Training, Testing and Accountability

Hopefully, you are training your employees in proper pouring procedures. Some of the portion-control manufacturers provide excellent online videos for this very purpose. Do you hold bartenders accountable for their liquor portion pour accuracy? Is your staff consistent - whether using a shot measure or freepouring - in the amounts poured? It behooves Management not only to provide thorough training but to also check staff members, on a regular basis, for their pouring accuracy and abilities (try a variety of measures and empty drink glasses and use accurate measures when testing). To do such testing on a regular basis demonstrates your seriousness where pouring costs are concerned. Staff members cannot help but take note.

In addition to the financial drain caused by overpouring, undercharging is also damaging. It is therefore an excellent idea to also evaluate your employee's understanding of drink prices (and ingredients) on a regular basis, perhaps quarterly. Not surprisingly, your drink menu may contain several oversights or omissions, as well contradictory or confusing information. Here again, regular review and testing can save you bottom-line bucks. And you should ask yourself how comfortable you, as Management, are with your price list. Is it easy to read and understand? Has easy access to it been made available?

Additionally, a venue's policies in regard to complimentary drink orders must be in place and thoroughly understood by bartenders and servers. 'Freebies,' too easily provided, are certainly not 'free' when one totals up liquor profits and losses. Providing a guest the courtesy of what seems like an inconsequential amount of alcohol can, repeated over time, balloon into a regrettable - and preventable - loss in profits.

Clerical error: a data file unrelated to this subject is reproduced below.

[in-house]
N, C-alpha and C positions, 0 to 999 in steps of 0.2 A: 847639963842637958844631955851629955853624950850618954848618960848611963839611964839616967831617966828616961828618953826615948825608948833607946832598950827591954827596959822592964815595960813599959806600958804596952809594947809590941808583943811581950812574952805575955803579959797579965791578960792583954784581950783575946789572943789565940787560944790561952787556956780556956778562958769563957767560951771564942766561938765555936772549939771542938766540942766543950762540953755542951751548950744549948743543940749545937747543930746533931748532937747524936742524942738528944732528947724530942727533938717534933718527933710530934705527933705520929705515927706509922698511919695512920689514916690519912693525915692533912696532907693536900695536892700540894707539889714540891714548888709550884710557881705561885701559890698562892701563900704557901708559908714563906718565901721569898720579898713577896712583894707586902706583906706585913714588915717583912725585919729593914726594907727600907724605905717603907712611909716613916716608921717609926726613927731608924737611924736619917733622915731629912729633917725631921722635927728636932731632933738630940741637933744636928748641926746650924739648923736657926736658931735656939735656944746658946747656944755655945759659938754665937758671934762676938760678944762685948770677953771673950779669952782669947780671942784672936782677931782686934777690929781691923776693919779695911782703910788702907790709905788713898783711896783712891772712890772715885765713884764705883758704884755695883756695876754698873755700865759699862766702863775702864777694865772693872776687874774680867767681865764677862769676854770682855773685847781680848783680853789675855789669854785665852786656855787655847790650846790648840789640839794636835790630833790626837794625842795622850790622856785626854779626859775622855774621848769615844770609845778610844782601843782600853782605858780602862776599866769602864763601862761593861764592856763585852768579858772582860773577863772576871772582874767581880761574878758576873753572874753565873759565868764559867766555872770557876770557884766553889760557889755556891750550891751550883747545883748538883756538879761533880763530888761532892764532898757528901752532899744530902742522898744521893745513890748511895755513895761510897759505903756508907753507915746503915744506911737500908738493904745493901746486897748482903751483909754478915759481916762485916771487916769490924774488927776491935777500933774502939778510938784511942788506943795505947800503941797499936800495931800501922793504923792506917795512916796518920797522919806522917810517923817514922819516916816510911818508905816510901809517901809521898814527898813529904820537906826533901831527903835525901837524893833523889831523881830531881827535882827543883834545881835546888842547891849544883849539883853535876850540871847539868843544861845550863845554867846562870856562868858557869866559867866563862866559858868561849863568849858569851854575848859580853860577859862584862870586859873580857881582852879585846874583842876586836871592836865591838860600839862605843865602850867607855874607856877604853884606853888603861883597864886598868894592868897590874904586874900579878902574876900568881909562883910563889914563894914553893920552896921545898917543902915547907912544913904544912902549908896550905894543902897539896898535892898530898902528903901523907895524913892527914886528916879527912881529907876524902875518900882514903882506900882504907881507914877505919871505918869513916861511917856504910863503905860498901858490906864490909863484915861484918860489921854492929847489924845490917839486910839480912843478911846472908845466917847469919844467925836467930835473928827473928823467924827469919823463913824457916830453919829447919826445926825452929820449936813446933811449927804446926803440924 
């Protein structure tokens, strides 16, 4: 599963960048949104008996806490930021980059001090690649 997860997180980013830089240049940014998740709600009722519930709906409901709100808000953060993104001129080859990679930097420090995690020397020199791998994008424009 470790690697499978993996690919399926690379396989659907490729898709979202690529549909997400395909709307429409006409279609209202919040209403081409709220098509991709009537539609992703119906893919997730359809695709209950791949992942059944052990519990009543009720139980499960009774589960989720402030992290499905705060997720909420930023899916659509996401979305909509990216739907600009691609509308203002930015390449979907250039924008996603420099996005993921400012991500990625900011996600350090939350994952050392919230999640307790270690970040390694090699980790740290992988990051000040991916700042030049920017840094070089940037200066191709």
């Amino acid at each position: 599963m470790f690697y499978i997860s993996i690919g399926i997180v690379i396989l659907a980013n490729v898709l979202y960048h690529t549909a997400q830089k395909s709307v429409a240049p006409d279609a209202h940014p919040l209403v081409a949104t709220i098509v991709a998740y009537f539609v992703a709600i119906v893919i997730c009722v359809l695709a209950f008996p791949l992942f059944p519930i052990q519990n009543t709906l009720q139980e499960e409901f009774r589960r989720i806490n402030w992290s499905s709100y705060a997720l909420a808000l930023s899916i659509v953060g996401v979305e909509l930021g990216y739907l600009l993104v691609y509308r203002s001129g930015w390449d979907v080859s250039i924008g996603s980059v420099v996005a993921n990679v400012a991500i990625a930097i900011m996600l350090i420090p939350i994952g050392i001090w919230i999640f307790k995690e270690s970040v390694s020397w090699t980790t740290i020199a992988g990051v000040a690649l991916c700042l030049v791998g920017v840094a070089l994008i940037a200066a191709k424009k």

Hard Liquor Not Only Profit Loss

Also diminishing one's profits through overpouring, complimentary servings or simply being poured down the drain are Keg Draft Beer losses. Experts advise tight inventory control and ongoing training in serving and pouring to minimize loss. Why training? When bartenders spill because they pour too many beers too quickly, fail to tilt the glass properly to get a good head or don't allow time for beer to settle before the pour is complete, money is lost.

A Toronto-based liquor auditing company reportedly claims that typical draft beer losses range between 5 and 10 percent. The company's 250 alcohol auditors help bar operators reduce waste and increase profits by various strategies, such as using a five-gallon bucket beneath the bar to collect and weigh draft spillage, as well as weekly weighing of kegs and barrels, full and empty, to calculate the number of servings. However, the audits reveal that what goes down the drain is only part of the problem.

Too many establishments neglect to inventory bottles and barrels, relying on beer distributors, instead of bar employees, to enter the bar and replace/replenish inventory. "When you count bottles or kegs yourself, you're never surprised or short-changed," the company president is quoted as saying.

The Cost of Liability